-=-=-=-=-=-=-=-=-=-=-=-=-=-=-=-=-=-=-=-=-=-=-=-=-=-=-=-=-

**


On Mon, Oct 13, 2014 at 9:51 AM, Raghuveer Kovuru [email protected] wrote:

Hey all,

I have been researching and following the concept of coworking on several platforms now and have finally opened a coworking (without the hyphen) space (Co.Lab.Orate) in Hyderabad, India. We ensured that we are able to provide affordable desks to startups and entrepreneurs but our focus is more on community building. This we plan to achieve through conducting a series of events and workshops that will promote networking, learning, interaction and collaboration. We also have a dashboard system that none of the other spaces use.

In Hyderabad, every space likes to call itself a coworking space and all they do is provide desks and people work in relative isolation! Our space wants to break that barrier! It has been a week now and there is footfall. However, people here mistake coworking to any other shared office or executive space and ask for fancy interiors, private cabins and air conditioning.

Despite our effort to convince them of the synergies that can be achieved at our space, people say they will get back to us and never do. This is the desk side.

As far as events are concerned, people are showing real interest to hold their sessions at our space due to our free offerings. But I am little skeptical about how much traction this would give our space. We have done our best to make the space lively, positive and informal.

Here’s a look at the space. Would love some suggestions on attracting the right kind of coworkers. I really do not want to compromise on diversity and let it out to a big bunch of people from the same domain. That would be like giving up on my core values of openness, collaboration, sustainability and acceptability. Would hate to see it become another shared space!

You can visit our page at www.facebook.com/letscolaborate and follow us on twitter @lets_colaborate
You can also visit our site at www.colaborate.in

Cheers!
Raghuveer Kovuru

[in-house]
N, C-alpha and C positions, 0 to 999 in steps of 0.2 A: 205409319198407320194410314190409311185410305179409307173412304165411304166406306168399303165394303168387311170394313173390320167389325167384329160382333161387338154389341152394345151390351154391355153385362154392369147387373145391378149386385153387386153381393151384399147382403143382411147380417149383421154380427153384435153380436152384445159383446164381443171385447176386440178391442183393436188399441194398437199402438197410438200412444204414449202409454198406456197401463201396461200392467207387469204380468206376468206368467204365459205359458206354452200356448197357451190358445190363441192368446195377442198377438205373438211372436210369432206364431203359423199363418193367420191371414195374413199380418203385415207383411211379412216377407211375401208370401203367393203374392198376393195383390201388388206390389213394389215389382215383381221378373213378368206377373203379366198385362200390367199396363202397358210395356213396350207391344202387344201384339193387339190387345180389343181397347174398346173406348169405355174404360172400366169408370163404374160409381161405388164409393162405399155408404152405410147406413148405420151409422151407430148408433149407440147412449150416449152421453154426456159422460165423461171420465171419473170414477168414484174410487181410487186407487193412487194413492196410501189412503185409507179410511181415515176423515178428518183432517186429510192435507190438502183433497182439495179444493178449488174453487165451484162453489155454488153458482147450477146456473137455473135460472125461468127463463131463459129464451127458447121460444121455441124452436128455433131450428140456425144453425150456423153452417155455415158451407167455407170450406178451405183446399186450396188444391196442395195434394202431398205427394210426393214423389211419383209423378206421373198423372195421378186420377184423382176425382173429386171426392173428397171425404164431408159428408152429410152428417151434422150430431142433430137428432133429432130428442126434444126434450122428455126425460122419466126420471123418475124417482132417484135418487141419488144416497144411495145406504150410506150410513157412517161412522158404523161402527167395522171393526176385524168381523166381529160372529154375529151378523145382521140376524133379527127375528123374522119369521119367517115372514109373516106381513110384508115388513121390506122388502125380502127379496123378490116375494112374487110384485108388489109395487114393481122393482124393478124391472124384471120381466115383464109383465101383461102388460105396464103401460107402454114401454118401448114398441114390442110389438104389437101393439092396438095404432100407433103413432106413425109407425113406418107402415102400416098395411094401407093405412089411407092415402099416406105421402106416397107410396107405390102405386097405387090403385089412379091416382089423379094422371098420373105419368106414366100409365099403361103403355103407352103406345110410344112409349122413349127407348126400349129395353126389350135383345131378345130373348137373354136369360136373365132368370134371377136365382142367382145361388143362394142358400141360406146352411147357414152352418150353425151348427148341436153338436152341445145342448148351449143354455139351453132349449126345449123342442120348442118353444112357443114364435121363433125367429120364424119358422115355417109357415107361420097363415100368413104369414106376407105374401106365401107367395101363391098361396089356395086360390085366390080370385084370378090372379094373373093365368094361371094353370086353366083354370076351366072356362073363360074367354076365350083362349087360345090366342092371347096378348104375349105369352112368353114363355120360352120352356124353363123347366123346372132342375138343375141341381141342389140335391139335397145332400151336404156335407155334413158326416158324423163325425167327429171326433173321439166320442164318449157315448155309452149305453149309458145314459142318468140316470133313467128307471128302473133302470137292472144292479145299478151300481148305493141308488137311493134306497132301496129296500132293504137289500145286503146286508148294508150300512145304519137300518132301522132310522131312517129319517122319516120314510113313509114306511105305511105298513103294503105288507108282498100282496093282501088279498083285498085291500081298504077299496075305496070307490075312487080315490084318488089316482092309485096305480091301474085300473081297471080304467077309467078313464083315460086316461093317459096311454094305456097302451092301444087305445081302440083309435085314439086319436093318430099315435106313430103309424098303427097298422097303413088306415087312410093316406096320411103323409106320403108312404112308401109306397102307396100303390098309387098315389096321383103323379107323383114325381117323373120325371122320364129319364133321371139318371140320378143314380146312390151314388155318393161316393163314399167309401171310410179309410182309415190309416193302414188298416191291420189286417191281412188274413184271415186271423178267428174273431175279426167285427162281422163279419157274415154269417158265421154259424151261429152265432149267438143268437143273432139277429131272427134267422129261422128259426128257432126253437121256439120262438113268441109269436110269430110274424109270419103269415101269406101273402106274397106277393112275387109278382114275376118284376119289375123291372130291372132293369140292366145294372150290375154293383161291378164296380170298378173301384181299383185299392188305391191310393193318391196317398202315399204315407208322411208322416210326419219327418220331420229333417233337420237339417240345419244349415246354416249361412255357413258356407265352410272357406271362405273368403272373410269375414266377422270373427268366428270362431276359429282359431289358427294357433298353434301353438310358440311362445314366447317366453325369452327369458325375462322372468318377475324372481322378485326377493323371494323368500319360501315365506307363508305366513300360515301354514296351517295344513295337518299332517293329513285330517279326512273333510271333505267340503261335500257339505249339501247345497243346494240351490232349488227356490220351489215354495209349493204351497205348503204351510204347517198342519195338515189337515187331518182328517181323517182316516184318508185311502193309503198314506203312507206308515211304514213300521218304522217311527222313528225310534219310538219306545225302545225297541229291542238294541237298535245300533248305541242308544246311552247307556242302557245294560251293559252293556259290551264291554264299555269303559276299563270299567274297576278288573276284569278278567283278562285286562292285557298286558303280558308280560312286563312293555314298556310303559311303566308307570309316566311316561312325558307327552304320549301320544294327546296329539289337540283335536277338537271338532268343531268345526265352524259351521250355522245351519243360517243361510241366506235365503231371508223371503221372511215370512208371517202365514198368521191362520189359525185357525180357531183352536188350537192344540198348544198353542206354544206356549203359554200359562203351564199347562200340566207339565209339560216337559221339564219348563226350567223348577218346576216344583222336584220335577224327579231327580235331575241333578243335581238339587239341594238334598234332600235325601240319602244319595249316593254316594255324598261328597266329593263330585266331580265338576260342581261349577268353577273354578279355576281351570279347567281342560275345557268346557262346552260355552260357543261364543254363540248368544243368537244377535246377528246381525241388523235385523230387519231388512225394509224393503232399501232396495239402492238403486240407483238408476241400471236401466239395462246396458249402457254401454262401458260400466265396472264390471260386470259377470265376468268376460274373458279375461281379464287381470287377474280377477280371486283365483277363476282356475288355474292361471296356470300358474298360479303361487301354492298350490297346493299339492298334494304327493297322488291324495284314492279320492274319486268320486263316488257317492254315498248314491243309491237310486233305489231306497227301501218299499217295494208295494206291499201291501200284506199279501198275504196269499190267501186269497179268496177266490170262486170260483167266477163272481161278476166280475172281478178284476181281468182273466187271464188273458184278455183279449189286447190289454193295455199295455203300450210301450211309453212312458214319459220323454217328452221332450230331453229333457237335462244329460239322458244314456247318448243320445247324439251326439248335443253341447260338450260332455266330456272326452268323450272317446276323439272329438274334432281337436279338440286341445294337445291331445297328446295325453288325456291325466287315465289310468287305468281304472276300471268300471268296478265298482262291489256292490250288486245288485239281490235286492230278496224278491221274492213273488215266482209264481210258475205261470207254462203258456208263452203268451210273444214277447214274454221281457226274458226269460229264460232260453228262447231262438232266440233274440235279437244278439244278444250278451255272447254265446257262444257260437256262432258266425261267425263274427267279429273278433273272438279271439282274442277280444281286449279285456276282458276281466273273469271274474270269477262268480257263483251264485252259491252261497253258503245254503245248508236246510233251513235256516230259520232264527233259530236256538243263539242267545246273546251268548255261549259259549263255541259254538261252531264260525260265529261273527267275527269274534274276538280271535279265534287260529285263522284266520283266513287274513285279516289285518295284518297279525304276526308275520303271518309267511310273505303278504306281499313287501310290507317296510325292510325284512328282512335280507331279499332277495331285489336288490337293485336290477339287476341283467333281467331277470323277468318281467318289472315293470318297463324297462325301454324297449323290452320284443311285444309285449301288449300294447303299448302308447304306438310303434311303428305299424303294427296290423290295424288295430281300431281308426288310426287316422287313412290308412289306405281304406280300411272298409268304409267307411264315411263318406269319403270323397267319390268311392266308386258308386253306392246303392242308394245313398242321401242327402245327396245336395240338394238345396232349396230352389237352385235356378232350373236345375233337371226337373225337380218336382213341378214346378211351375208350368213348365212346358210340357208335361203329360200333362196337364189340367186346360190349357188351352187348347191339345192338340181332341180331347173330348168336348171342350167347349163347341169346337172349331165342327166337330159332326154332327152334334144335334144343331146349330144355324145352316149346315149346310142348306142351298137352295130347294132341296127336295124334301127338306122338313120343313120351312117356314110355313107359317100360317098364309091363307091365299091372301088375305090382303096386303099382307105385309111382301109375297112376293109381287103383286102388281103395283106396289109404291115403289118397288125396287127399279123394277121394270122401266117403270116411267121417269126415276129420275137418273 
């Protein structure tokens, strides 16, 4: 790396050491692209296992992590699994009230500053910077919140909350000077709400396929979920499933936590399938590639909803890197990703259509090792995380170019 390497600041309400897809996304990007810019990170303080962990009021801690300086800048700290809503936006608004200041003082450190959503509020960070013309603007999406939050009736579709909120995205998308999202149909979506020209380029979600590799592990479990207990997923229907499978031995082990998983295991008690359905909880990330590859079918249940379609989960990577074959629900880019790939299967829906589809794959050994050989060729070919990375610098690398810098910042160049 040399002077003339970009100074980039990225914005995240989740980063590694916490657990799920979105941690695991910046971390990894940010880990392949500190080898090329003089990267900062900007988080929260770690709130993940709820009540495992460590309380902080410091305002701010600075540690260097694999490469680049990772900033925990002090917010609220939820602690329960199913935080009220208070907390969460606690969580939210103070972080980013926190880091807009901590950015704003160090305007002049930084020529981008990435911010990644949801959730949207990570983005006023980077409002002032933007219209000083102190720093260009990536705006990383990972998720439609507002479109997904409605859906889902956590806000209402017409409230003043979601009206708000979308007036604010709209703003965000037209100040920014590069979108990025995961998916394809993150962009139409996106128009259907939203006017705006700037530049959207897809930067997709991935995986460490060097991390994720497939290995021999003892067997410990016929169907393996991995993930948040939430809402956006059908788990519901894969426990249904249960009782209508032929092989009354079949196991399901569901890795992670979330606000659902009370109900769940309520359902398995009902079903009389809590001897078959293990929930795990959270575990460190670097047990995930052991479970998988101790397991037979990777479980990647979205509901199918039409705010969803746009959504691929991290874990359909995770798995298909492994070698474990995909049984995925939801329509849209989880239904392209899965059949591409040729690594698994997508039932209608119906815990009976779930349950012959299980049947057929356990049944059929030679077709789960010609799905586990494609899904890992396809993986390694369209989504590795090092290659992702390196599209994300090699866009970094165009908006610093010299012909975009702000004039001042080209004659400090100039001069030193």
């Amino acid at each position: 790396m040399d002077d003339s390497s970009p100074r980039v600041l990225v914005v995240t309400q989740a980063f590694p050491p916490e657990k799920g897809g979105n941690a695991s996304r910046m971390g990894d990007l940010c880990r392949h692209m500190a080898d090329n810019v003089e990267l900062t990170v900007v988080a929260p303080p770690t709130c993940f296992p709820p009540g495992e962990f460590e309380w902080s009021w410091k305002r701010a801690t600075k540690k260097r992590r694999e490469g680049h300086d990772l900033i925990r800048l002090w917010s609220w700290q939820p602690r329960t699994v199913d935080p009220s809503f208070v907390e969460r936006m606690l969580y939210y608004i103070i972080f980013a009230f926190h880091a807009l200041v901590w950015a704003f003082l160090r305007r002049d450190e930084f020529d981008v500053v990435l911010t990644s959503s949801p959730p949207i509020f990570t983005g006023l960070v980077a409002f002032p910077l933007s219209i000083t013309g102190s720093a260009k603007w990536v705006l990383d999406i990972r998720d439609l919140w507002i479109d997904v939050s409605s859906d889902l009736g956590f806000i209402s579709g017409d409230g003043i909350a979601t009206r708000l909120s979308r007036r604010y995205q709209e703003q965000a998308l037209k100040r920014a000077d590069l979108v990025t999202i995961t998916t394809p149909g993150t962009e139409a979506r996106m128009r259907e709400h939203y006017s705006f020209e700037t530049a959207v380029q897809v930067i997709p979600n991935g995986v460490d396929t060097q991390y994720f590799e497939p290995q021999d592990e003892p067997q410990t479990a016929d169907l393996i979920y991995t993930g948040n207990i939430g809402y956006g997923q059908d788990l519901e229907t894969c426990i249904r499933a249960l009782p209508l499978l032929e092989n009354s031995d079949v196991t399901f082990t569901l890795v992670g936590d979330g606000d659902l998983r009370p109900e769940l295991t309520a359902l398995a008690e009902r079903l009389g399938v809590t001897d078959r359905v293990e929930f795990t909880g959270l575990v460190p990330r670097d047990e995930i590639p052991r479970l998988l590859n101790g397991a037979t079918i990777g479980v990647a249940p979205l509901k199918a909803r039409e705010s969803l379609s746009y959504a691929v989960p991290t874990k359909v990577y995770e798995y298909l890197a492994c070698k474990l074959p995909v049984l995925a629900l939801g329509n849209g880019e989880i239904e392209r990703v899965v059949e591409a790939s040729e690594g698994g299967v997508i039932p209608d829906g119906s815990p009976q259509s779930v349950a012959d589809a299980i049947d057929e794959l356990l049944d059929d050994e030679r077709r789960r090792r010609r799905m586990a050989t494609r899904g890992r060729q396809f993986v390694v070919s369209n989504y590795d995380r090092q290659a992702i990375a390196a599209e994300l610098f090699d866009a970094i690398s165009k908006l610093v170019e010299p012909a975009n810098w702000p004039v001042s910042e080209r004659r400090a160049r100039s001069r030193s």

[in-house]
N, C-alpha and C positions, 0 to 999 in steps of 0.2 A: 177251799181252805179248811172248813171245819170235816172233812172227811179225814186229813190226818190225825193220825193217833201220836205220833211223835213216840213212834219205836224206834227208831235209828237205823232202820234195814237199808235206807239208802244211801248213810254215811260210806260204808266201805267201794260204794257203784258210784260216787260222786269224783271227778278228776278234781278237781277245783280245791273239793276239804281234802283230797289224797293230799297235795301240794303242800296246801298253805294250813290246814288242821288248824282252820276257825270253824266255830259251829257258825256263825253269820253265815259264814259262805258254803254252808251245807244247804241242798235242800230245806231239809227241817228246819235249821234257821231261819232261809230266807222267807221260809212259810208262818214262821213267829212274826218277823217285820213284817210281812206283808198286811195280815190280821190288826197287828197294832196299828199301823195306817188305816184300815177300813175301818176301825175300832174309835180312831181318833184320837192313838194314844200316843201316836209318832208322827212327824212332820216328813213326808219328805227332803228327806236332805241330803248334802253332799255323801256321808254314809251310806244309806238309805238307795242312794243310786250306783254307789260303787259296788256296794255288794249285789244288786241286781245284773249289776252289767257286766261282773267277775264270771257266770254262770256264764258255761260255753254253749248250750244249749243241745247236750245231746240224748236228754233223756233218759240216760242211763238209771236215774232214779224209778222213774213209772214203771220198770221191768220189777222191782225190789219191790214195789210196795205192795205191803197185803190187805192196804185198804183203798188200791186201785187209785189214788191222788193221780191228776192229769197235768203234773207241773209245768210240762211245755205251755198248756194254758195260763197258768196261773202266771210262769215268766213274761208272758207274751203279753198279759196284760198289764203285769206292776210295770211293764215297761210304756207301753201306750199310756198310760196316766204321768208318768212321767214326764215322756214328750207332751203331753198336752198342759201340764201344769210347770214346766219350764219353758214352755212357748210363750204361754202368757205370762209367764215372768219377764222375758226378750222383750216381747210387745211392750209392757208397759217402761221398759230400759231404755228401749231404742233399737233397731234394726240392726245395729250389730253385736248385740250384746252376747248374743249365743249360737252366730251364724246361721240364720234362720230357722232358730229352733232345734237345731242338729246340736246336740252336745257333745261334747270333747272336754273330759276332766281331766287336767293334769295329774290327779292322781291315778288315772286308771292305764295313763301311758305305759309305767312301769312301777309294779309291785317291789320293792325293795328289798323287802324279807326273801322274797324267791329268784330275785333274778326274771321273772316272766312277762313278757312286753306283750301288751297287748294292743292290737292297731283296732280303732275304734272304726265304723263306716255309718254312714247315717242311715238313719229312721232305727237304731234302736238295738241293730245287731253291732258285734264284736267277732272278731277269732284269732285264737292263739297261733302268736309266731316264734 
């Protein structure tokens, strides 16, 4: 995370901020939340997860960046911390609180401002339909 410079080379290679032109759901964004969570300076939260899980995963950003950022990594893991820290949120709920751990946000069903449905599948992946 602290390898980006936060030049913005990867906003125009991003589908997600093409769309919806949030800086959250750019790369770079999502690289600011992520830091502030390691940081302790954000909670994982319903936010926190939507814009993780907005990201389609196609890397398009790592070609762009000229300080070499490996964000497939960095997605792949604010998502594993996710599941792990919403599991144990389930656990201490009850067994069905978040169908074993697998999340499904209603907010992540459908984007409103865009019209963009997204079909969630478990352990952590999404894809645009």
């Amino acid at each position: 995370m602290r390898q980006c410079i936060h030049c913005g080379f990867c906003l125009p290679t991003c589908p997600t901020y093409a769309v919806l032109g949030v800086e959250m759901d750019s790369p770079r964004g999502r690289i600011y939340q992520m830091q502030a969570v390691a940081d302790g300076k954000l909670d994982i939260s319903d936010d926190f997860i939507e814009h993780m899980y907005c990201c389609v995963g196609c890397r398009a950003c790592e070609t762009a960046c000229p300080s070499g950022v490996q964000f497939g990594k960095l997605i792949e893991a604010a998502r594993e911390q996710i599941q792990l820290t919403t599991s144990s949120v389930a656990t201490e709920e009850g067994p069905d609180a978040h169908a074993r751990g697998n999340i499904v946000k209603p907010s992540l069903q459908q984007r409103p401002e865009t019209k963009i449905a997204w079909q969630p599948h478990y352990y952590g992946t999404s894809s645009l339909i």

Co-Founder/Tummler
+91-9985190002
rag…@colaborate.in
Co.Lab.Orate Coworking

Visit this forum on the web at http://discuss.coworking.com


You received this message because you are subscribed to the Google Groups “Coworking” group.

To unsubscribe from this group and stop receiving emails from it, send an email to [email protected].

For more options, visit https://groups.google.com/d/optout.

Raghuveer, the good news is that you’re not alone. The kinds of problems you’re encountering happen everywhere! Unfortunately, people get distracted by the people who don’t get it.

At the risk of sounding all “back in my day…”, remember that for communities like Indy Hall, New Work City, Office Nomads, and others that started in 2006-2008 we didn’t have anywhere to point for examples. NOBODY knew what coworking was, anywhere in the world.

I’m going to tell you the secret: the people you’re worried about aren’t your members, and most will never become members. So you can stop worrying about them.

Don’t try to convince the people who “don’t get it”. That’s an uphill battle. :slight_smile:

**Instead, focus on finding a handful of people who DO get it. **

Encourage them. Support them. And promote THEIR successes.

In time, as people see the kinds of successes that come from working together, more people will come around on their own.

Focus on everybody, and you’ll run out of steam before long. Focus on finding a a few who understand and believe in the same things as you, and you’ll find that you never have to “convince” somebody ever again.

-Alex

···

On Mon, Oct 13, 2014 at 12:22 PM, Raghuveer Kovuru [email protected] wrote:

Thanks for the reply Tony! Yeah, I am already on the job of convincing people about the benefits of being a coworker at our space. The only challenge that I have is overcoming the local mentalities about cost. They run like this: “Ohhh! Rs. 5000! I would get an air conditioned private cabin for that!” " I need a corner to work. I wouldn’t involve much in events. So will you give me a discount?" and so on. Haha.

So wrecking my brain over what plan to come up with and bolster all these people. I am planning of holding an event with a celebrity speaker that would pull crowds and request the speaker to put in a few words about the advantages of coworking!

On Monday, 13 October 2014 20:07:33 UTC+5:30, Tony Bacigalupo wrote:

Raghuveer, rock on brother! Your space looks amazing and I’m glad to hear you’re looking to bring the true community culture to coworking in your world.

I’m curious when you say this:

In Hyderabad, every space likes to call itself a coworking space and all they do is provide desks and people work in relative isolation! Our space wants to break that barrier! It has been a week now and there is footfall. However, people here mistake coworking to any other shared office or executive space and ask for fancy interiors, private cabins and air conditioning.

Despite our effort to convince them of the synergies that can be achieved at our space, people say they will get back to us and never do. This is the desk side.

I’m finding this to be a common issue as the desk rental industry continues its consumption of the coworking term. But you should be able to identify people who understand, as you do, that it represents something more.